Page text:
Protecting your identity is one of the most important things you can do to secure your financial future. Over one third of Americans
have had their identity stolen because they have handled their personal information carelessly or because a company they entrusted with their information has been compromised.
Tax returns are rich with information that makes it simple for criminals to steal your identity. From your legal name and address to your birthdate, Social Security number, and other personal data, tax returns should be carefully safeguarded to avoid becoming vulnerable to identity theft.
Identity Protection Group, based in Burnsville, Minnesota, shares the five ways in which you can protect yourself from identity theft connected to your annual tax return.
How to Know that You Have Been a Victim of Tax Identity Theft
The IRS shares several red flags that you should observe to monitor your tax information for identity theft. First, you may receive a letter from the IRS about a tax return that you did not file. You may receive a tax transcript that you did not file. You may not be able to e-file your return because the system claims you have a duplicate Social Security number. You may receive notice that your account has been either accessed or disabled when you did not attempt to access the account.
Ways to Protect Your Identity from Tax Return Irregularities
The following are methods anyone can use to secure their Social Security number and tax information from unauthorized access. Be aware that your information may still be accessed if your data is stolen from a compromised company.
1. Always Use Anti-Virus and Firewall Software
Without strong anti-virus and firewall software on your home computer, you cannot ensure that an online criminal has not accessed your sensitive financial information.
2. Use Strong Passwords
Never duplicate a password used online, especially when setting a password for a site that contains sensitive information like credit card numbers and Social Security numbers. It is best to create cryptographically strong passwords of at least eight characters, including special characters, capital letters, and numerals.
Change your passwords frequently. Do not allow a password to remain on a sensitive account for more than a few months. If you do so, this will only give criminals more time to crack it.
3. Avoid Storing Tax Passwords on Your Computer
If your computer is accessed by a bad actor online, it is best to avoid keeping your tax account password on the machine itself. You can use a safe password protection service like FastPass, or you can keep the password in a locked area of your home, like in a document safe. If you use FastPass or another password management service, make sure that you keep your security key at hand. If you lose the key, you may not be able to access your passwords again.
4. Don’t Carry Your Social Security Card Regularly
Unless you have a pressing reason to carry your Social Security card, such as completing employment paperwork for a new job, keep it in a locked document safe at home. Also, keep your Social Security card off your driver’s license or other identification that you must carry daily. If your wallet is lost or stolen, your Social Security information will make it easy for a thief to steal your identity.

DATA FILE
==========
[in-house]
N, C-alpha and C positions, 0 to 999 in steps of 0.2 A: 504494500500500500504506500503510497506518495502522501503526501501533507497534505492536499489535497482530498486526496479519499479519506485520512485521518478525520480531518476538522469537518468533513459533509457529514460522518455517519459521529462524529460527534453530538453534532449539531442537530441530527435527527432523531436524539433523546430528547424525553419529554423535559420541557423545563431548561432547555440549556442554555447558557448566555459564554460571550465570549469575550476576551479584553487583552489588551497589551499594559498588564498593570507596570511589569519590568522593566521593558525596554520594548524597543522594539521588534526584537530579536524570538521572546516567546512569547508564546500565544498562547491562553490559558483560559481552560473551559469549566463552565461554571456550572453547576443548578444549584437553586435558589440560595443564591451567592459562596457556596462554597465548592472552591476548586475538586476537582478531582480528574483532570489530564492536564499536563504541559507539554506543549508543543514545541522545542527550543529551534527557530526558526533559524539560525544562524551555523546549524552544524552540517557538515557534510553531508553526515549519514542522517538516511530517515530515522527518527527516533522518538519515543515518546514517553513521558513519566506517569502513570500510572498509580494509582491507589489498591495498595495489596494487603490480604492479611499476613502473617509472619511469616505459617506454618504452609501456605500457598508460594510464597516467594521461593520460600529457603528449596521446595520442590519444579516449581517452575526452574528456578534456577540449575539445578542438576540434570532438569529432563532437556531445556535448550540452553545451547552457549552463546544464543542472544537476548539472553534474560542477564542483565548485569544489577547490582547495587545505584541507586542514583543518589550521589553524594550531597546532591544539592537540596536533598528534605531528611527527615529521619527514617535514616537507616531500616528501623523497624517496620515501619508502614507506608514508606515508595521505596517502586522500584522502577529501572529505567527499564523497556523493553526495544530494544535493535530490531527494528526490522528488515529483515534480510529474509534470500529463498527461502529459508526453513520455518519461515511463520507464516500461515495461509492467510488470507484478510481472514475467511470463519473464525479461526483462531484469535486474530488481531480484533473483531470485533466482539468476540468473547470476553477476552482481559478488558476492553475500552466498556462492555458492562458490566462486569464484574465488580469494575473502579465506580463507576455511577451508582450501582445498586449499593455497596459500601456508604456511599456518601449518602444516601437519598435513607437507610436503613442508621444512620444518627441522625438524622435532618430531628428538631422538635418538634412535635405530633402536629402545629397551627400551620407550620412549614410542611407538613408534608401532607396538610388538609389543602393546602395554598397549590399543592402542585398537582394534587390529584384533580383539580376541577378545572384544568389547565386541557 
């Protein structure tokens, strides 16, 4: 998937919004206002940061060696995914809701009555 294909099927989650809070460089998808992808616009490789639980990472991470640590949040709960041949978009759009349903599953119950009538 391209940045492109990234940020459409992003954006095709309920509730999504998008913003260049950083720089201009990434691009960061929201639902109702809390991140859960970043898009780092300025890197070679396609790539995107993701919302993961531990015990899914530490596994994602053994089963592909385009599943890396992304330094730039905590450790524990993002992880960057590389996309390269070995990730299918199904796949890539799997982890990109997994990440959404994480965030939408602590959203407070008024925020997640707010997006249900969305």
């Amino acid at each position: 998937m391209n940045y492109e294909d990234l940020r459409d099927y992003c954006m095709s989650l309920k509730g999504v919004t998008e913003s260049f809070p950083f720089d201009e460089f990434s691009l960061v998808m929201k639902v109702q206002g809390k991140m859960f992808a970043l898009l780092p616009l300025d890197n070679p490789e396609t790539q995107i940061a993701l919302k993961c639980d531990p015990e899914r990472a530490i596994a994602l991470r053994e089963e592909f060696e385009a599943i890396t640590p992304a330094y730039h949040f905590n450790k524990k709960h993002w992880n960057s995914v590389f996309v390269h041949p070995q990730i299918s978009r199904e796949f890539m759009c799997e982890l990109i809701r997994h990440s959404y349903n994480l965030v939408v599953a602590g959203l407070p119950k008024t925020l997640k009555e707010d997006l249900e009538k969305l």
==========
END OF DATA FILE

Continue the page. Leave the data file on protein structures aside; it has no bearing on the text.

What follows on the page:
5. Be Careful with Digital Security
Never click links or download attachments from an email that seems suspicious. You should familiarize yourself with the signs of a “phishing” email, a message designed to resemble an email from a company you know and trust. These emails will typically take you to a website that attempts to collect your personal information, like your Social Security number, credit card information, banking account number and routing number, or other sensitive data items that you may possess.
There are several red flags that you can watch out for when looking for phishing emails:
Spelling Mistakes or Bad GrammarThis is frequently the easiest way to tell whether you are reading a phishing email.
Demanding Urgent Action: Phishing emails frequently demand urgent action. For example, they may ask you to log into a website account to check whether you have made a fraudulent purchase.
Unfamiliar or Strange Greetings and Salutations: Any email that starts with “Dear” and your first name is likely to be suspicious. Other overly-familiar salutations should be watched out for.
Inconsistent or Incorrect Email Addresses, Domain Names, and Links: If an email looks suspicious to you because domain names and email addresses are incorrectly spelled or have strange subdomains, you can be fairly sure that you are reading a phishing email.
Suppose you encounter one of these suspicious emails. In that case, Identity Protection Group recommends that you report it to the anti-phishing email address of the legitimate company and then delete the email immediately.
What to Do If You Suspect Identity Theft Related to Your Tax Return
Be sure that you respond immediately to any letter received from the IRS. Use the telephone rather than connecting with them electronically. Keep filing and paying your tax returns, even if you can’t pay them online. Report your identity theft to the Federal Trade Commission, and contact the IRS Identity Protection office at 800-908-4490.
Protecting Yourself Against Tax-Related Identity Theft
This article should provide you with a primer on protecting yourself against tax-related identity theft. As always, if you have any questions about identity theft, you should contact the Federal Trade Commission or the IRS. Working with a reputable security company like Identity Protection Group may also help you recover from one of these attacks.
This article does not necessarily reflect the opinions of the editors or the management of EconoTimes